• You are Called to Join the King’s Guard (2:04)
  • Tribute to the King (written by Lebo M, performed by Lebo M. feat. South African Choir) (0:51)
  • Agojie Training Montage (2:06)
  • Nawi and Izogie (Part 1) (0:54)
  • Nawi Trains Alone (0:40)
  • The Oyo Arrive (1:54)
  • Sometimes a Mouse Can Take Down an Elephant (1:23)
  • Choosing Agojie for the Oyo (1:40)
  • Malik Arrives (1:18)
  • We Bring Tribute (2:59)
  • With One Purpose (1:20)
  • Palm Oil (1:30)
  • Through the Jungle (1:23)
  • Malik and Santo Enter Abomey (0:41)
  • Final Test (2:27)
  • To the Vector (1:16)
  • To Be Great You Must Focus (1:52)
  • A Shark’s Tooth (2:57)
  • Agojie It’s War (written by Lebo M, performed by Lebo M. feat. Jabu Chirindah & South African Choir) (2:09)
  • Nawi Learns the Truth (0:50)
  • The Blade of Freedom (0:38)
  • Oyo Battle (7:17)
  • You Fought Well (2:57)
  • Nawi and Izogie (Part 2) (3:22)
  • I Have to Try to Save Her (2:02)
  • There Will Be No Prisoners (1:46)
  • Blood of Our Sisters (written by Lebo M, performed by Lebo M. feat. Nokukhanya Dlamini & South African Choir) (1:02)
  • The Final Battle (5:28)
  • Nawi and Malik (1:00)
  • Coronation (2:31)
  • Whiskey for Izogie (2:47)
  • Mother Will You Dance (1:28)
  • The Woman King (2:47)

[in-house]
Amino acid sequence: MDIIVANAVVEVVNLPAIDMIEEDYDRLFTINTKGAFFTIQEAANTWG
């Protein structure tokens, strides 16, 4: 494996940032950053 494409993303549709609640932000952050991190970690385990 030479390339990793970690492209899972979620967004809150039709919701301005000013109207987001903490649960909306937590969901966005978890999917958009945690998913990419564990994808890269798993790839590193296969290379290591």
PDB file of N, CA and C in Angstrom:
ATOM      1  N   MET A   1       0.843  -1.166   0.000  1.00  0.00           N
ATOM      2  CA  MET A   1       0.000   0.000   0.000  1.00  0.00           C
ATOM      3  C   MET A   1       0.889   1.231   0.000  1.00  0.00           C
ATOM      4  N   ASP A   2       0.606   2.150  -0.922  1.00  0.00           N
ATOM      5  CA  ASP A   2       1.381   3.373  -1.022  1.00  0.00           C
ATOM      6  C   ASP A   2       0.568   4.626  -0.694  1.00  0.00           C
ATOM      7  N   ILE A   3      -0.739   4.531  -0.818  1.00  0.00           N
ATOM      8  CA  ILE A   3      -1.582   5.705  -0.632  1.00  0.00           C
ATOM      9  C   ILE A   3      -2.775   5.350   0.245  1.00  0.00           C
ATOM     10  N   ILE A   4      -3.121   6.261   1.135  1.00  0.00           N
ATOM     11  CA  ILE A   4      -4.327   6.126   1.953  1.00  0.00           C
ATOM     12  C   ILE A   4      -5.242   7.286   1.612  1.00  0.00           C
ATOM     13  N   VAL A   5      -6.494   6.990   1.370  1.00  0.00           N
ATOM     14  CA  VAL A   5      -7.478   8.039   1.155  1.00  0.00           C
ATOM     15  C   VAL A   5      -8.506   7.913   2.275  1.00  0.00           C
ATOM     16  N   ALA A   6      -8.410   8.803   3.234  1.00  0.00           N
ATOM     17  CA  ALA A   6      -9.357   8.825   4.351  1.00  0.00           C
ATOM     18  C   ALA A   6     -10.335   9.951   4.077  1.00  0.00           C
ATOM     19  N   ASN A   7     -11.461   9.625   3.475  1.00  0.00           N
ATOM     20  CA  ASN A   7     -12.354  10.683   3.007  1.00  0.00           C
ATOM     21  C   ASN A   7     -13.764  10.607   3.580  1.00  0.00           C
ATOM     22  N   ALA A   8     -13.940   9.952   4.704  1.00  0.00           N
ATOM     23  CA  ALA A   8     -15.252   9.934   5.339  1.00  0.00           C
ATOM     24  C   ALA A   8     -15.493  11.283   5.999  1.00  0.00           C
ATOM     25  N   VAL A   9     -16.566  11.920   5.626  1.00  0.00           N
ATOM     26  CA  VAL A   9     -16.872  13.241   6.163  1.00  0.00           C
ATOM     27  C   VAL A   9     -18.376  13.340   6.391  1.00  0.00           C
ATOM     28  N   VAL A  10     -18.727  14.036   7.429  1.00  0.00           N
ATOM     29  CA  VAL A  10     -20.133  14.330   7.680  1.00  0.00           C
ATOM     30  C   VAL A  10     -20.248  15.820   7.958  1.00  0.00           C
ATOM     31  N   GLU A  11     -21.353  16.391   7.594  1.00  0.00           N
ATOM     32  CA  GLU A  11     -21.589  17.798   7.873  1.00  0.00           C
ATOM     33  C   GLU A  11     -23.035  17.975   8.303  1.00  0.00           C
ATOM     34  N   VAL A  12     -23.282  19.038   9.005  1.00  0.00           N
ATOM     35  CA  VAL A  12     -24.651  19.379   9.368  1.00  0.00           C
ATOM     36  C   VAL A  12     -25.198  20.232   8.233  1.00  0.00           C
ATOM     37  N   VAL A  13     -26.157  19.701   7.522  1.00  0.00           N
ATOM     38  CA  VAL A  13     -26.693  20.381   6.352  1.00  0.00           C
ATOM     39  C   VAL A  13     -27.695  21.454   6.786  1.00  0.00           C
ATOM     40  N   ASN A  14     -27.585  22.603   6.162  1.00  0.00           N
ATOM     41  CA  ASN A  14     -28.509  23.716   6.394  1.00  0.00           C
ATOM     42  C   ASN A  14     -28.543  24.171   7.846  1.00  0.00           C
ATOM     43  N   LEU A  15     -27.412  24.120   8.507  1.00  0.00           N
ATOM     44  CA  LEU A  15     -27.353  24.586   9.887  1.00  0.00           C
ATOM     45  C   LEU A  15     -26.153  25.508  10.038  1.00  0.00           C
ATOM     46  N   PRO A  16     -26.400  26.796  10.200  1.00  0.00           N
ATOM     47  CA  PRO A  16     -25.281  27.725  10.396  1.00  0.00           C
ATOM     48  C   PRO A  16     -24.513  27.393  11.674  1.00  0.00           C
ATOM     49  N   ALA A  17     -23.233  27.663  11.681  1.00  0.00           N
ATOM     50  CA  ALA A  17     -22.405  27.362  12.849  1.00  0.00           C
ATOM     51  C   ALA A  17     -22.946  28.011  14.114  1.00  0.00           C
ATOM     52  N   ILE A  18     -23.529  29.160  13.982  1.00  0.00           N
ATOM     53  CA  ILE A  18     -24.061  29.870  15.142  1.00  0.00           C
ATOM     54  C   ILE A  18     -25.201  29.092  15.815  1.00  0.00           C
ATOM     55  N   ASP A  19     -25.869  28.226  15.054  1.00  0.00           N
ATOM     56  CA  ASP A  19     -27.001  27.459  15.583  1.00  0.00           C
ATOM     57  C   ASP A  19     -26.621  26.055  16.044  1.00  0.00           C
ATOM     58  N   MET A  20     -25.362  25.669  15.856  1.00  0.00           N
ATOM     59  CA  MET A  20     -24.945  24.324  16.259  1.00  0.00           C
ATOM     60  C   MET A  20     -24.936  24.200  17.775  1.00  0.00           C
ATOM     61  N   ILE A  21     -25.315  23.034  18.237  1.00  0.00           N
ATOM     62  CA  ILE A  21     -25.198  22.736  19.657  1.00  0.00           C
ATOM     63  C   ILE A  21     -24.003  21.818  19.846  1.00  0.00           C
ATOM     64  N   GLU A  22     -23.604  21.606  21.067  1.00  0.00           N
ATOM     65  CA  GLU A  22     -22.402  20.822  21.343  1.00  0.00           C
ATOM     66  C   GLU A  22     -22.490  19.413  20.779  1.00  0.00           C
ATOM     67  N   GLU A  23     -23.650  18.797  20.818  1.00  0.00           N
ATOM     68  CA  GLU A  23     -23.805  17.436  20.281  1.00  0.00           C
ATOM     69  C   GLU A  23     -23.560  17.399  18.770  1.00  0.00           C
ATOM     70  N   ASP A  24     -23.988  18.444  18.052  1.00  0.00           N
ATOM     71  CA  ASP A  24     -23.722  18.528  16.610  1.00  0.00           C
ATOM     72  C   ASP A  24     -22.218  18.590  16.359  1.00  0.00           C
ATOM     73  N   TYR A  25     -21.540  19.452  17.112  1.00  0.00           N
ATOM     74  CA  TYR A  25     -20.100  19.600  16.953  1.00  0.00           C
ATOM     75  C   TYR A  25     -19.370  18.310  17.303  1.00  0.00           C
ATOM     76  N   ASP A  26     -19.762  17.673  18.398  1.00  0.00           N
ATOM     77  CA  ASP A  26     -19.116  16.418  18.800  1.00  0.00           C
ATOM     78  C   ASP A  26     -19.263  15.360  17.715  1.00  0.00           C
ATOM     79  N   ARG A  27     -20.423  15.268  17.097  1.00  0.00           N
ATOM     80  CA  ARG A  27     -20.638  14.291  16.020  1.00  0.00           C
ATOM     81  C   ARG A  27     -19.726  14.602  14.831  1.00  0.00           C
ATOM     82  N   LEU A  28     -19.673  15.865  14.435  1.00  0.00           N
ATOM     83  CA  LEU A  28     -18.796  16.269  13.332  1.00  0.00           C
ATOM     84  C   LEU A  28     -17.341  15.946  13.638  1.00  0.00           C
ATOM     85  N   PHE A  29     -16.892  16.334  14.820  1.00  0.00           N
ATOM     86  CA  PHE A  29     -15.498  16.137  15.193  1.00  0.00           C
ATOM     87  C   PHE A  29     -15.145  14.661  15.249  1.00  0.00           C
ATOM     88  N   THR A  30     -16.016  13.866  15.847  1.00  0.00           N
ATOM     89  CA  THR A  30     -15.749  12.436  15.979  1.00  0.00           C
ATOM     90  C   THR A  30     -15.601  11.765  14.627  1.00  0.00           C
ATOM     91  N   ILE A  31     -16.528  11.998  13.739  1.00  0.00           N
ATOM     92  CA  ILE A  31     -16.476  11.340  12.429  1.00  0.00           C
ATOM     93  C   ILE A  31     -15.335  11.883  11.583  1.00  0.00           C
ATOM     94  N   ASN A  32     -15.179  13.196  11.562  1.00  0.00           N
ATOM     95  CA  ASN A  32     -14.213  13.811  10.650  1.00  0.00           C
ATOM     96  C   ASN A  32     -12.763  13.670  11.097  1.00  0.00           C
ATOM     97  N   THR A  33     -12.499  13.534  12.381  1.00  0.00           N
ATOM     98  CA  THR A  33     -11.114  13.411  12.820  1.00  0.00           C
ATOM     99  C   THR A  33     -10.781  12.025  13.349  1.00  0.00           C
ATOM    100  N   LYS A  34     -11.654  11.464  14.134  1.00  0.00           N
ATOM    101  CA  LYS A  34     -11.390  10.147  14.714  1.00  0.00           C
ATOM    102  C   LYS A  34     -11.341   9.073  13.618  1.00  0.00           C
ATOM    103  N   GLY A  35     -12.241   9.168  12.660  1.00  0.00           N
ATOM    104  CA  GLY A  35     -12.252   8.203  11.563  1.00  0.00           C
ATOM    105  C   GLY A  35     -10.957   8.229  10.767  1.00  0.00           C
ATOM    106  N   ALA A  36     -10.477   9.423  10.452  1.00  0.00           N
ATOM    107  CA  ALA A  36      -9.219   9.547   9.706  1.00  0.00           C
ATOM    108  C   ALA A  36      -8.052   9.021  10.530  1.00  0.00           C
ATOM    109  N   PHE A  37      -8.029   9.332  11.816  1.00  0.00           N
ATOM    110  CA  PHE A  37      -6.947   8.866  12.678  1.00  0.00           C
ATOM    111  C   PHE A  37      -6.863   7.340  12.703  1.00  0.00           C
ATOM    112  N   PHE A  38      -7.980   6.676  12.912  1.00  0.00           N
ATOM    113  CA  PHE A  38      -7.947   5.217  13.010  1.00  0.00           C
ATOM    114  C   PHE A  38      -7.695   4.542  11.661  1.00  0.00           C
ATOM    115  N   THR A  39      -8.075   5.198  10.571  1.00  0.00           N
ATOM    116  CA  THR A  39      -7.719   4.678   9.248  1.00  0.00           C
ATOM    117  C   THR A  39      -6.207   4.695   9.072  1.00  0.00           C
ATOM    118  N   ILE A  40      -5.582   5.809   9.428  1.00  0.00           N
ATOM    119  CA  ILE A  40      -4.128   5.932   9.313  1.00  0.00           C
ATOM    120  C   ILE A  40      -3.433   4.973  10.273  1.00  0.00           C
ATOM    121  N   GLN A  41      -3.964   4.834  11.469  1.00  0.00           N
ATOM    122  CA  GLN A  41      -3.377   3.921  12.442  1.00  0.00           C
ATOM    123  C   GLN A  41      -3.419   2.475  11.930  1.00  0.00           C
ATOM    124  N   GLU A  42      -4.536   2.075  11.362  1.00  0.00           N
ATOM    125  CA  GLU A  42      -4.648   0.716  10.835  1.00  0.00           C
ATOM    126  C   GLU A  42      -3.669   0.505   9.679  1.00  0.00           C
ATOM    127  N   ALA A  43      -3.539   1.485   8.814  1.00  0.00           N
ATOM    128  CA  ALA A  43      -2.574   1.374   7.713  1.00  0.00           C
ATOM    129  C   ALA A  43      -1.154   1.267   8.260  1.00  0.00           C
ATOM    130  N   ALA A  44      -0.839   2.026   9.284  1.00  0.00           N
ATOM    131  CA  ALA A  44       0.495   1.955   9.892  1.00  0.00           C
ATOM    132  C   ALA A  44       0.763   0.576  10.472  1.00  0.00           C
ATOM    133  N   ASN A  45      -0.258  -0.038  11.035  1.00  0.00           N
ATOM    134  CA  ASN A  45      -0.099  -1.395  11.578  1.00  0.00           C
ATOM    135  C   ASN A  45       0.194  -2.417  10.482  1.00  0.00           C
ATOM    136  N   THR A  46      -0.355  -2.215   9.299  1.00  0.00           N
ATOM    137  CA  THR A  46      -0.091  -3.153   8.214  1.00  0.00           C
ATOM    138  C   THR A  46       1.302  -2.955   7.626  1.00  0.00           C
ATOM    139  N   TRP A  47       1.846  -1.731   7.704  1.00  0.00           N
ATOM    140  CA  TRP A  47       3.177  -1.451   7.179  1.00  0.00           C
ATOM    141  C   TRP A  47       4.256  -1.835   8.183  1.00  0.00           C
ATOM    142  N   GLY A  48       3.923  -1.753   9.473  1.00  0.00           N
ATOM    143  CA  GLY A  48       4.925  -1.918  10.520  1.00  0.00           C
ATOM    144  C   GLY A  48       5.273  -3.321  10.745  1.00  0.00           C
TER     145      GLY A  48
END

• Traditional Benin Song (traditional, performed Sheila Atim, Lashana Lynch, and Adrienne Warren) (0:36)
  • Keep Rising [The Woman King] (written by Jessy Wilson, Jeremy Lutito, and Angélique Kidjo, performed by Angélique Kidjo) (3:14)

Running Time: 82 minutes 56 seconds

Milan Records (2022)

Music composed by Terence Blanchard. Conducted by Allan Wilson. Performed by the Royal Scottish National Orchestra with Vox Noire. Special vocal performances by Dianne Reeves and Tesia Kwarteng. Orchestrations by Terence Blanchard, Howard Drossin and Robert Elhai. Recorded and mixed by Greg Hayes. Edited by Louie Schwartz and Del Spiva. Album produced by Terence Blanchard.

  1. No comments yet.
  1. No trackbacks yet.

Leave a Reply

Fill in your details below or click an icon to log in:

WordPress.com Logo

You are commenting using your WordPress.com account. Log Out /  Change )

Twitter picture

You are commenting using your Twitter account. Log Out /  Change )

Facebook photo

You are commenting using your Facebook account. Log Out /  Change )

Connecting to %s

This site uses Akismet to reduce spam. Learn how your comment data is processed.

%d bloggers like this: